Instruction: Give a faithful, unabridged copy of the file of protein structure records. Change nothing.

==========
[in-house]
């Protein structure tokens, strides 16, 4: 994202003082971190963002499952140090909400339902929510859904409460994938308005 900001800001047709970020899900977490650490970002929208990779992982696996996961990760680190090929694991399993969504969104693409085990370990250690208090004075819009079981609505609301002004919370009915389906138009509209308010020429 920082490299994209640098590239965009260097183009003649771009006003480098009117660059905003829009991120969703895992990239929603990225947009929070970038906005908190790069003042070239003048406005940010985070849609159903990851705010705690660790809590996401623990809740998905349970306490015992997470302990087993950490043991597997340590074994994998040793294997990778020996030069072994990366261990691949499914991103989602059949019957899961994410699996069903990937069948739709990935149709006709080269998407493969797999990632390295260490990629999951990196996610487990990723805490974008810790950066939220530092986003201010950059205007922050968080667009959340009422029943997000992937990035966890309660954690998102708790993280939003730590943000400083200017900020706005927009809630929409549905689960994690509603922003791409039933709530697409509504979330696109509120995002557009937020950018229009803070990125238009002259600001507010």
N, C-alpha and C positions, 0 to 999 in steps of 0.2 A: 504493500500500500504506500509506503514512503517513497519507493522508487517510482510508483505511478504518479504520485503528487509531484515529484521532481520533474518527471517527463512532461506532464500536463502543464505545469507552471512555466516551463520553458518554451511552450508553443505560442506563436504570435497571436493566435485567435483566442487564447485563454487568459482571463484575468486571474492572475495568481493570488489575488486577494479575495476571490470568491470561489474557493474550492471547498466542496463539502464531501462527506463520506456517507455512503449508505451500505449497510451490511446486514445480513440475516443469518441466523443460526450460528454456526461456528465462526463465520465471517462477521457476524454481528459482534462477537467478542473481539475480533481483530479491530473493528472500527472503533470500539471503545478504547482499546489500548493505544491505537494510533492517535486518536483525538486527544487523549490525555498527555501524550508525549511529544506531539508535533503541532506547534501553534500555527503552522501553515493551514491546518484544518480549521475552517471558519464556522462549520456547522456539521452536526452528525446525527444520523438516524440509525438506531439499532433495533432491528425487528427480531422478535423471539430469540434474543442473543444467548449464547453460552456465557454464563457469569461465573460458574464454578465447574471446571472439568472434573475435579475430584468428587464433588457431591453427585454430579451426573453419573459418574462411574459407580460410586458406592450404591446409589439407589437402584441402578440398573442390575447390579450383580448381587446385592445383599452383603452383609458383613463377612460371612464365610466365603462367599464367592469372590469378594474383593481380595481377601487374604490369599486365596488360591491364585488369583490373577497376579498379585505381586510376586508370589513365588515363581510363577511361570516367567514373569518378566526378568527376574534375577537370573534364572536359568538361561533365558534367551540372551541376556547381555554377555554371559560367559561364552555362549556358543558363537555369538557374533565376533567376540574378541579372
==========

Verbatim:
[in-house]
């Protein structure tokens, strides 16, 4: 994202003082971190963002499952140090909400339902929510859904409460994938308005 900001800001047709970020899900977490650490970002929208990779992982696996996961990760680190090929694991399993969504969104693409085990370990250690208090004075819009079981609505609301002004919370009915389906138009509209308010020429 920082490299994209640098590239965009260097183009003649771009006003480098009117660059905003829009991120969703895992990239929603990225947009929070970038906005908190790069003042070239003048406005940010985070849609159903990851705010705690660790809590996401623990809740998905349970306490015992997470302990087993950490043991597997340590074994994998040793294997990778020996030069072994990366261990691949499914991103989602059949019957899961994410699996069903990937069948739709990935149709006709080269998407493969797999990632390295260490990629999951990196996610487990990723805490974008810790950066939220530092986003201010950059205007922050968080667009959340009422029943997000992937990035966890309660954690998102708790993280939003730590943000400083200017900020706005927009809630929409549905689960994690509603922003791409039933709530697409509504979330696109509120995002557009937020950018229009803070990125238009002259600001507010």
N, C-alpha and C positions, 0 to 999 in steps of 0.2 A: 504493500500500500504506500509506503514512503517513497519507493522508487517510482510508483505511478504518479504520485503528487509531484515529484521532481520533474518527471517527463512532461506532464500536463502543464505545469507552471512555466516551463520553458518554451511552450508553443505560442506563436504570435497571436493566435485567435483566442487564447485563454487568459482571463484575468486571474492572475495568481493570488489575488486577494479575495476571490470568491470561489474557493474550492471547498466542496463539502464531501462527506463520506456517507455512503449508505451500505449497510451490511446486514445480513440475516443469518441466523443460526450460528454456526461456528465462526463465520465471517462477521457476524454481528459482534462477537467478542473481539475480533481483530479491530473493528472500527472503533470500539471503545478504547482499546489500548493505544491505537494510533492517535486518536483525538486527544487523549490525555498527555501524550508525549511529544506531539508535533503541532506547534501553534500555527503552522501553515493551514491546518484544518480549521475552517471558519464556522462549520456547522456539521452536526452528525446525527444520523438516524440509525438506531439499532433495533432491528425487528427480531422478535423471539430469540434474543442473543444467548449464547453460552456465557454464563457469569461465573460458574464454578465447574471446571472439568472434573475435579475430584468428587464433588457431591453427585454430579451426573453419573459418574462411574459407580460410586458406592450404591446409589439407589437402584441402578440398573442390575447390579450383580448381587446385592445383599452383603452383609458383613463377612460371612464365610466365603462367599464367592469372590469378594474383593481380595481377601487374604490369599486365596488360591491364585488369583490373577497376579498379585505381586510376586508370589513365588515363581510363577511361570516367567514373569518378566526378568527376574534375577537370573534364572536359568538361561533365558534367551540372551541376556547381555554377555554371559560367559561364552555362549556358543558363537555369538557374533565376533567376540574378541579372